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Corona environments and some reflections on the entanglements of the coronavirus pandemic

by Leonoor Zuiderveen Borgesius, PhD Candidate, University of Oslo  

The Covid-19 pandemic testifies to the importance of understanding human relationships to the environment as entangled. This pathogen is the most recent, but certainly not the first, aggressive reminder of how overwhelmingly physical the intertwinement between environments and human bodies is. SARS-Cov-2 is a zoonosis, a disease transferred to people by animals from another species. It may have transferred from pangolin to human on a Chinese ‘wet market’ (Image 1). In these open-air markets, wild game is sold and slaughtered on sight for its meat or, in the case of the pangolin, its scales. In some brands of Asian traditional medicine, the consumption of body parts of certain wild animals allows humans to ingest their characteristics like strength, agility, or fertility. Building on these traditions, it is the exquisite nature of such meat that raised its high demand among the ultra-rich. The devastating effects of this virus invite a discussion about the complex and intimate connections among humans as consumers, between humans and those animals they consume, and finally, about how together they cohabit in space and time.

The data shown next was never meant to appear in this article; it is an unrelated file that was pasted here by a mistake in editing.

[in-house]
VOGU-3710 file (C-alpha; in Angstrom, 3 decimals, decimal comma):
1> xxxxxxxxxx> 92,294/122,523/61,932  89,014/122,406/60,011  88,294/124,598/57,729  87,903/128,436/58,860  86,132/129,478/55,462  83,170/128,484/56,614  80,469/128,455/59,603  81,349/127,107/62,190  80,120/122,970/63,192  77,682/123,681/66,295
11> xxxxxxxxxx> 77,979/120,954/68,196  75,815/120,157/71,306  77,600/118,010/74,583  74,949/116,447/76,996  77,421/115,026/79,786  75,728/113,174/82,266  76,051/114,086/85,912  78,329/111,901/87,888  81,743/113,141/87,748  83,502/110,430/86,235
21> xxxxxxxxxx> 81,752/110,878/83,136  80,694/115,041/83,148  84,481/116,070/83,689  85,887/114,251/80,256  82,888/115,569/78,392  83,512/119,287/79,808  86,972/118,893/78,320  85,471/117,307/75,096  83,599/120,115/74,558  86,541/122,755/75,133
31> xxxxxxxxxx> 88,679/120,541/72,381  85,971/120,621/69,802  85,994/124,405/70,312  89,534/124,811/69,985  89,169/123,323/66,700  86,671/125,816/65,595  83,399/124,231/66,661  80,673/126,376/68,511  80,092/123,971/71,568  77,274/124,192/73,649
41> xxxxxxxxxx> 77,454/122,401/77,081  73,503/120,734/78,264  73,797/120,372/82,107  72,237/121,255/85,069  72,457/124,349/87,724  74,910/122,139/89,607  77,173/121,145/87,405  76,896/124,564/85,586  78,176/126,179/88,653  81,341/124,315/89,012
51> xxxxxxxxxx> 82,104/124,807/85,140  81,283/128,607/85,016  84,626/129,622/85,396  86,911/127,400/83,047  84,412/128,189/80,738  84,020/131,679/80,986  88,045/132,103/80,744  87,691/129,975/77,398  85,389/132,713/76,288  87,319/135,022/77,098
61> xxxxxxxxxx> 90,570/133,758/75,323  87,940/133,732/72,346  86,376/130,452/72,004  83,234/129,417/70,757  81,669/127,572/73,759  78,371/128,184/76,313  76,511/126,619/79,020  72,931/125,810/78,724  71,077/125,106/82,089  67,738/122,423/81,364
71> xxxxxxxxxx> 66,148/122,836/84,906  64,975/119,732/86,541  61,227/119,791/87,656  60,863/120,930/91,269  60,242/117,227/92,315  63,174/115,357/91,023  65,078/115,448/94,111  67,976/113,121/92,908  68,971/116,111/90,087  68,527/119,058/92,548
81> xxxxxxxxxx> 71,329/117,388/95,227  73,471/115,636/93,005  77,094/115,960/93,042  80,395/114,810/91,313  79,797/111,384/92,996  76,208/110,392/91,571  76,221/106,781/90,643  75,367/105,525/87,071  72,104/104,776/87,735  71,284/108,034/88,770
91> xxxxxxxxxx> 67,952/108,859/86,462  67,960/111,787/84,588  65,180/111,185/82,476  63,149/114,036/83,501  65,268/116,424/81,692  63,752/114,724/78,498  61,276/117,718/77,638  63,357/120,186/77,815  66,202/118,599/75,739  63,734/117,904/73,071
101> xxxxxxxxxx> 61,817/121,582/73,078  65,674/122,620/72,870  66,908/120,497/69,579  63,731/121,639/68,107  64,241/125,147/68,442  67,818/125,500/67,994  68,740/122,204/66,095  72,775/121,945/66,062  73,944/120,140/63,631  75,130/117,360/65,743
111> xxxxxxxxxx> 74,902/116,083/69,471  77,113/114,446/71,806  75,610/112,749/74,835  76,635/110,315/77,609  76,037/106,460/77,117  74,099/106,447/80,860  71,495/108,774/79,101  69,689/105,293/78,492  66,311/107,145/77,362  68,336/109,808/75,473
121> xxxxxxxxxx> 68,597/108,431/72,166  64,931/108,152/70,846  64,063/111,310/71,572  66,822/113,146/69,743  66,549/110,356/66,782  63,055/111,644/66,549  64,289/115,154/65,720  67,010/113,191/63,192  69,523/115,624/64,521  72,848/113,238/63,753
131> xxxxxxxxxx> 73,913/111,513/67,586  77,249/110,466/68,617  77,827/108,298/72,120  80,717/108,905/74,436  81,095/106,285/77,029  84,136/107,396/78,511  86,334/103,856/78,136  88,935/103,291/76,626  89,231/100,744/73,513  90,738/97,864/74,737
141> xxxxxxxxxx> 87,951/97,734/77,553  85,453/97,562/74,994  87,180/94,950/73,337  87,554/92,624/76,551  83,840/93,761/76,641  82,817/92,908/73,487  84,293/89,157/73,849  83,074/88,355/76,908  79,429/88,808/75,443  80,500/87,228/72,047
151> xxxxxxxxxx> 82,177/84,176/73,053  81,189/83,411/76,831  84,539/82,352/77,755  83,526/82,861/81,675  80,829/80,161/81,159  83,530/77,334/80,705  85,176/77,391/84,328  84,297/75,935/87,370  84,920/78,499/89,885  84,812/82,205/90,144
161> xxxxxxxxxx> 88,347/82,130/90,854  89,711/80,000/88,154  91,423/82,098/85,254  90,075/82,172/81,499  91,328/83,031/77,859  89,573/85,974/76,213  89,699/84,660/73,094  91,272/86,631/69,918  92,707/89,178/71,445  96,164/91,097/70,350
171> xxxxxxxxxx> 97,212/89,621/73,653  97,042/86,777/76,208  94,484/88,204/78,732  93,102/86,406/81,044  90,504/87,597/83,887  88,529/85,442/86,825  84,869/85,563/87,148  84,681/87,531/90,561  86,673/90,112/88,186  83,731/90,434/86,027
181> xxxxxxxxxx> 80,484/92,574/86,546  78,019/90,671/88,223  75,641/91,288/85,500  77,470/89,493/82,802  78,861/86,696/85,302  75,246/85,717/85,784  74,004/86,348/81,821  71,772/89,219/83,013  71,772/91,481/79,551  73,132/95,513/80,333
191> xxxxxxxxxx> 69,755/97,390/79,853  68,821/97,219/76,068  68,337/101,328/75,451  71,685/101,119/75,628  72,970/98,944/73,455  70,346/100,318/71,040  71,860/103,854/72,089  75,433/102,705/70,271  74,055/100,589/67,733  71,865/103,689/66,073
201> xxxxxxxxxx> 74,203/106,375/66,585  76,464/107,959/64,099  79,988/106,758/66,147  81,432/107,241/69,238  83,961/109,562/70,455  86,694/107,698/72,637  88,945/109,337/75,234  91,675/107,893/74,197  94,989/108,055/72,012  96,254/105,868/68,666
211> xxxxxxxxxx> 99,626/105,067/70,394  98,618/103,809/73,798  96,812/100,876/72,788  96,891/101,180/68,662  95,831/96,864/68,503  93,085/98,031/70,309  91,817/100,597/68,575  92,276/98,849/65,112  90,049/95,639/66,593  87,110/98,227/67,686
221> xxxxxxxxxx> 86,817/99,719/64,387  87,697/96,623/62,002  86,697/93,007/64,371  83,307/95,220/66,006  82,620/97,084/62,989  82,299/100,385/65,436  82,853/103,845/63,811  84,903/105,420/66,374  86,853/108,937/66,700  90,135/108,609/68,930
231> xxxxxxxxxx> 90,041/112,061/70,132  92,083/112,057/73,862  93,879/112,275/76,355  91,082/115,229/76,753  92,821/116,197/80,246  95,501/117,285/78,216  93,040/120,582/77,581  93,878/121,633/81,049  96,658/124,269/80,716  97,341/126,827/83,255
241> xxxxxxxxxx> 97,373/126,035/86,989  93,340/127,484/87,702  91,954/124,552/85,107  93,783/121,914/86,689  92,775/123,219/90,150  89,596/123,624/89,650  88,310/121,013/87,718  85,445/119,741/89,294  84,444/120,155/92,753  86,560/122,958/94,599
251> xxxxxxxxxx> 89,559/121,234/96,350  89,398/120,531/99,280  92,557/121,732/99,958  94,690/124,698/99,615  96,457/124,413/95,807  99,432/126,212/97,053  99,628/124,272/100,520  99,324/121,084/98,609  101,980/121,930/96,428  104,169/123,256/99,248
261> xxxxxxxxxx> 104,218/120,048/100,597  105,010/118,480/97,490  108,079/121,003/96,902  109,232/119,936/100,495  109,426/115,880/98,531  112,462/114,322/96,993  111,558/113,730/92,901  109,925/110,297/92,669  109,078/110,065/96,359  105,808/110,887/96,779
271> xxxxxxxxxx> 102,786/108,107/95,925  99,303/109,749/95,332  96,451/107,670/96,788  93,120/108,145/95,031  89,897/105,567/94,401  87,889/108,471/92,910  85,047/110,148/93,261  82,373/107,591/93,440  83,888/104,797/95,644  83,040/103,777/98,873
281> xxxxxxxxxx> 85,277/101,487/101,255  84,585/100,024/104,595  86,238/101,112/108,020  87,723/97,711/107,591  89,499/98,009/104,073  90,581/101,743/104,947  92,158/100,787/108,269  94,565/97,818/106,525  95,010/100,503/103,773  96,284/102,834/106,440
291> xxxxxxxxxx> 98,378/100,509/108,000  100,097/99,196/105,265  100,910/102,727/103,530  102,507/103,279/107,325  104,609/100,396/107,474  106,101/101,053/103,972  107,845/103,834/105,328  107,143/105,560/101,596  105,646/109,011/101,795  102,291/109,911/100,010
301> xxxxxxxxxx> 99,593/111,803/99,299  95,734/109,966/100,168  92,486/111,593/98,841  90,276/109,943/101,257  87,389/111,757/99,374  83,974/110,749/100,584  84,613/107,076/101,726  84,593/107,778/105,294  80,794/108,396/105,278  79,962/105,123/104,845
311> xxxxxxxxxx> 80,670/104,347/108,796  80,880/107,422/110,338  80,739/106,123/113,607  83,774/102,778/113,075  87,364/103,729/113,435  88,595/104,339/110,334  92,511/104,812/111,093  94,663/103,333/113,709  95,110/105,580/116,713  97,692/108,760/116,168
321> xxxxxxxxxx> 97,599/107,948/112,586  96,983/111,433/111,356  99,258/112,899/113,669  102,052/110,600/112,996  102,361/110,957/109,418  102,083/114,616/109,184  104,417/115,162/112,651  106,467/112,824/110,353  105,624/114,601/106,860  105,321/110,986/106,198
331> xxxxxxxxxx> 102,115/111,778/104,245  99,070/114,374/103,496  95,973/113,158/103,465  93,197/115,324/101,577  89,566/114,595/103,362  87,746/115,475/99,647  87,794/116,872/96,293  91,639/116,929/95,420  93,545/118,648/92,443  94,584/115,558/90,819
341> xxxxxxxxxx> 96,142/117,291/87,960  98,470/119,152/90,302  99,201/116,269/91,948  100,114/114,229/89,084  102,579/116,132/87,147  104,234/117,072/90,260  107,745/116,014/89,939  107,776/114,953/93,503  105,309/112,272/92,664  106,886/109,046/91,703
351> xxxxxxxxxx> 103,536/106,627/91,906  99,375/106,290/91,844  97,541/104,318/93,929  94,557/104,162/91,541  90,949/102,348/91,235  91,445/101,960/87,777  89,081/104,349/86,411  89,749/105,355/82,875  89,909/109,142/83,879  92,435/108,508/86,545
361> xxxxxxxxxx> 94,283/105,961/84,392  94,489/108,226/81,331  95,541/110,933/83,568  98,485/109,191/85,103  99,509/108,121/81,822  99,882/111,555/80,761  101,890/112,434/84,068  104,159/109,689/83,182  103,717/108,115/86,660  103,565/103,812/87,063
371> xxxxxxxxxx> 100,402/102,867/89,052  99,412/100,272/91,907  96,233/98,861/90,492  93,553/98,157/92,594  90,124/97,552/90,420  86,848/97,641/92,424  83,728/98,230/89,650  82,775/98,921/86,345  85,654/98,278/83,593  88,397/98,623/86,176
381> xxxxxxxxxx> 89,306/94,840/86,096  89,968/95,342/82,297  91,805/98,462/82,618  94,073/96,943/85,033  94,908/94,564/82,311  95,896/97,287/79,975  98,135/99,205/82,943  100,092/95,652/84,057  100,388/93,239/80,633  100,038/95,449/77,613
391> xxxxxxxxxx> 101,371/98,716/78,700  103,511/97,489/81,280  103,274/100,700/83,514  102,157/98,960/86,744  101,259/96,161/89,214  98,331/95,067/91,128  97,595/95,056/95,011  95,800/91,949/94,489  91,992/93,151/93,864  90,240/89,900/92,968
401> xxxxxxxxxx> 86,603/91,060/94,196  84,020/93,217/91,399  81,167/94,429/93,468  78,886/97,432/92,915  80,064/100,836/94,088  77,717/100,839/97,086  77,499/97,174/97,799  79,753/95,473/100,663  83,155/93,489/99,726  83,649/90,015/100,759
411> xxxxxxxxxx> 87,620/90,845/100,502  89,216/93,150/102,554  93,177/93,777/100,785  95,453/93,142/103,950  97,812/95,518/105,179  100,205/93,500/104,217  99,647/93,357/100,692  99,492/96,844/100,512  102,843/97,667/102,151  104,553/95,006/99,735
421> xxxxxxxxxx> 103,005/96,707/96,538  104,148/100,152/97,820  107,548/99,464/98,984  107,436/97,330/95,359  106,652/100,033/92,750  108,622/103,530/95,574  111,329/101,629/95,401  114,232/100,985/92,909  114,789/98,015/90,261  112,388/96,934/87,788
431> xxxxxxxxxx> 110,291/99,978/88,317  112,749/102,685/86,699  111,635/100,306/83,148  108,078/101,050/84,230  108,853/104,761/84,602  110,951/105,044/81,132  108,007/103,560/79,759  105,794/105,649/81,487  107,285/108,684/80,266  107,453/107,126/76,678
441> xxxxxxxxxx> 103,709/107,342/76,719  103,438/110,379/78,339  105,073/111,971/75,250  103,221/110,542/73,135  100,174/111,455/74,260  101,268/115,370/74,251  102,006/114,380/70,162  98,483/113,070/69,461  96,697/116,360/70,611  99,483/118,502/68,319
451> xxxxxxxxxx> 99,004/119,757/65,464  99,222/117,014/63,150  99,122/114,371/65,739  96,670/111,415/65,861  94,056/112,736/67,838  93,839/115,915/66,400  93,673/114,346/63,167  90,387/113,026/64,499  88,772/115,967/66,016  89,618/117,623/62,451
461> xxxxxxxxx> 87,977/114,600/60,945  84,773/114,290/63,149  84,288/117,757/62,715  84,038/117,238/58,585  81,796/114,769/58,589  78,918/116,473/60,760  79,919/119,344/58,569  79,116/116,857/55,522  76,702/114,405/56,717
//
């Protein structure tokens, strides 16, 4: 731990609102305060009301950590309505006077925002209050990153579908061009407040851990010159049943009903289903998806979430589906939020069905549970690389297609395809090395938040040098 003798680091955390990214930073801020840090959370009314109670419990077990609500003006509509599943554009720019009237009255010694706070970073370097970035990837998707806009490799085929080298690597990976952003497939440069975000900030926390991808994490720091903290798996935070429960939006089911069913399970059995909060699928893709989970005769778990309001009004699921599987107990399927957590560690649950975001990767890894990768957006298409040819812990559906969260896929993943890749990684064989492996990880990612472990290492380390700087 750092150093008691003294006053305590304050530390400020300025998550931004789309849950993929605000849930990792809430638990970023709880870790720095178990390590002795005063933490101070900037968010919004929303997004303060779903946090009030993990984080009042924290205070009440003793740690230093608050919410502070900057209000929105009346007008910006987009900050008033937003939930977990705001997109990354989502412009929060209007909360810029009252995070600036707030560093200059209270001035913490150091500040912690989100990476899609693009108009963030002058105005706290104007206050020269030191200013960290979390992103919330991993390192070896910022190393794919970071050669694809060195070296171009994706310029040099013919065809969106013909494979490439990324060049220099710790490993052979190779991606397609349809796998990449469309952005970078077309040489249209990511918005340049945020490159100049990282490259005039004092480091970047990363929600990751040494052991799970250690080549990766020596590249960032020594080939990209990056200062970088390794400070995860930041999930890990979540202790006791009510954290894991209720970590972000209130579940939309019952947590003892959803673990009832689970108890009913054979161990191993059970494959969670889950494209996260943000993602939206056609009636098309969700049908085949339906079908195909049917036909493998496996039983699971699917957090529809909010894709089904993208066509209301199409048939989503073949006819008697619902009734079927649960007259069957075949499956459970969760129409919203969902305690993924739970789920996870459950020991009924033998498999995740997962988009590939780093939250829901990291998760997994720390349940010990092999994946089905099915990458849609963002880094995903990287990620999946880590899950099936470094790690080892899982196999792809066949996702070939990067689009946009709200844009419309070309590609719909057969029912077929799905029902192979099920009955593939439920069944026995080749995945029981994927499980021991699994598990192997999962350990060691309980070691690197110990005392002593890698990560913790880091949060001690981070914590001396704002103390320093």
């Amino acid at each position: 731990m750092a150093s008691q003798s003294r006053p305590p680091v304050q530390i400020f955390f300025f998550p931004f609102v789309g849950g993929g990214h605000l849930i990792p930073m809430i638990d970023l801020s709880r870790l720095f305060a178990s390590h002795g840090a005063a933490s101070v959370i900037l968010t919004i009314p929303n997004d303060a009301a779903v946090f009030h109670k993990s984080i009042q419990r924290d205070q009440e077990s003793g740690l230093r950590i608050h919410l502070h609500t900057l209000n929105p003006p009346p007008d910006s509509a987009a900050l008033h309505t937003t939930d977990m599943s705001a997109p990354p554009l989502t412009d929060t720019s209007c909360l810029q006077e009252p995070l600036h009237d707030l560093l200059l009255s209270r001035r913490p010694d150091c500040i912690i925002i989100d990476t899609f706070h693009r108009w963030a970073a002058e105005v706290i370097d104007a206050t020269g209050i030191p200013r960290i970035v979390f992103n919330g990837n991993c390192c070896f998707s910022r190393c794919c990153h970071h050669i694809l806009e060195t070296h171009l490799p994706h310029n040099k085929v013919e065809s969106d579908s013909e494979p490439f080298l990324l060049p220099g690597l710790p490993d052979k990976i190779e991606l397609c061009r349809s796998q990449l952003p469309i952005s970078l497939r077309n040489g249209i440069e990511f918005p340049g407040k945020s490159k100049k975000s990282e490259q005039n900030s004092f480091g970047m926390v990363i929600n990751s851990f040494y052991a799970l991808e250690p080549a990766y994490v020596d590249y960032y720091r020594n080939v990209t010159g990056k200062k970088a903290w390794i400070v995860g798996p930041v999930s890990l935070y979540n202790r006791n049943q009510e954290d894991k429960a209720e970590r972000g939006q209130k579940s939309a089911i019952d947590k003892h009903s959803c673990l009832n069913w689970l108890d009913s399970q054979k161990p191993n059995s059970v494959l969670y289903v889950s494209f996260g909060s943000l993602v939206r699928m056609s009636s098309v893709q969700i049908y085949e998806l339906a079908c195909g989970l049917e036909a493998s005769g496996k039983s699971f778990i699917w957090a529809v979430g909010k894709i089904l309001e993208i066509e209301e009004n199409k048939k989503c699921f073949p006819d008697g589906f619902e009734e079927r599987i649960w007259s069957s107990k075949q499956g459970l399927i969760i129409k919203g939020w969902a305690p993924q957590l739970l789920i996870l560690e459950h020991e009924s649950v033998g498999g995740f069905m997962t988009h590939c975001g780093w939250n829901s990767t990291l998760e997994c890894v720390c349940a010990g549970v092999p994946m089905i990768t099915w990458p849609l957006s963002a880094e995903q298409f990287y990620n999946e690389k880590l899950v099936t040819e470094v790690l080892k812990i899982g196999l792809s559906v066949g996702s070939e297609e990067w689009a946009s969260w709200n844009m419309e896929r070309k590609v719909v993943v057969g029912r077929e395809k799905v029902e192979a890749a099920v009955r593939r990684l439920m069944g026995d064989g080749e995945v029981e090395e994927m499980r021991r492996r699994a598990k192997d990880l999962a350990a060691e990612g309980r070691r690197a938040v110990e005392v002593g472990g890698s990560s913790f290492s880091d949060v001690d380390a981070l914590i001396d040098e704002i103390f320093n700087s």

Image 1: A ground pangolin, native to central Africa and one of the eight subspecies that can be found in tropic climates in Africa and Asia where they feed on ants and termites. Pangolins are critically endangered due to loss of habitat and heavy poaching because of their scales and meat. Source: Wikimedia commons.

The new coronavirus is not the first zoonosis with vast deadly effects. However, it is the first that, since the Spanish flu, has made its way to the cultural and capitalist centers of the western world, with catastrophic effects for their economies. Ebola (transferred by human consumption of bats) has caused tens of thousands of deaths, and HIV (presumably transferred from a chimpanzee) has made no less than 34 million victims. These viruses were raging in West-Africa, Eastern Europe, and LGBTQ-communities in the western world, by and large marginalized spheres around the globe.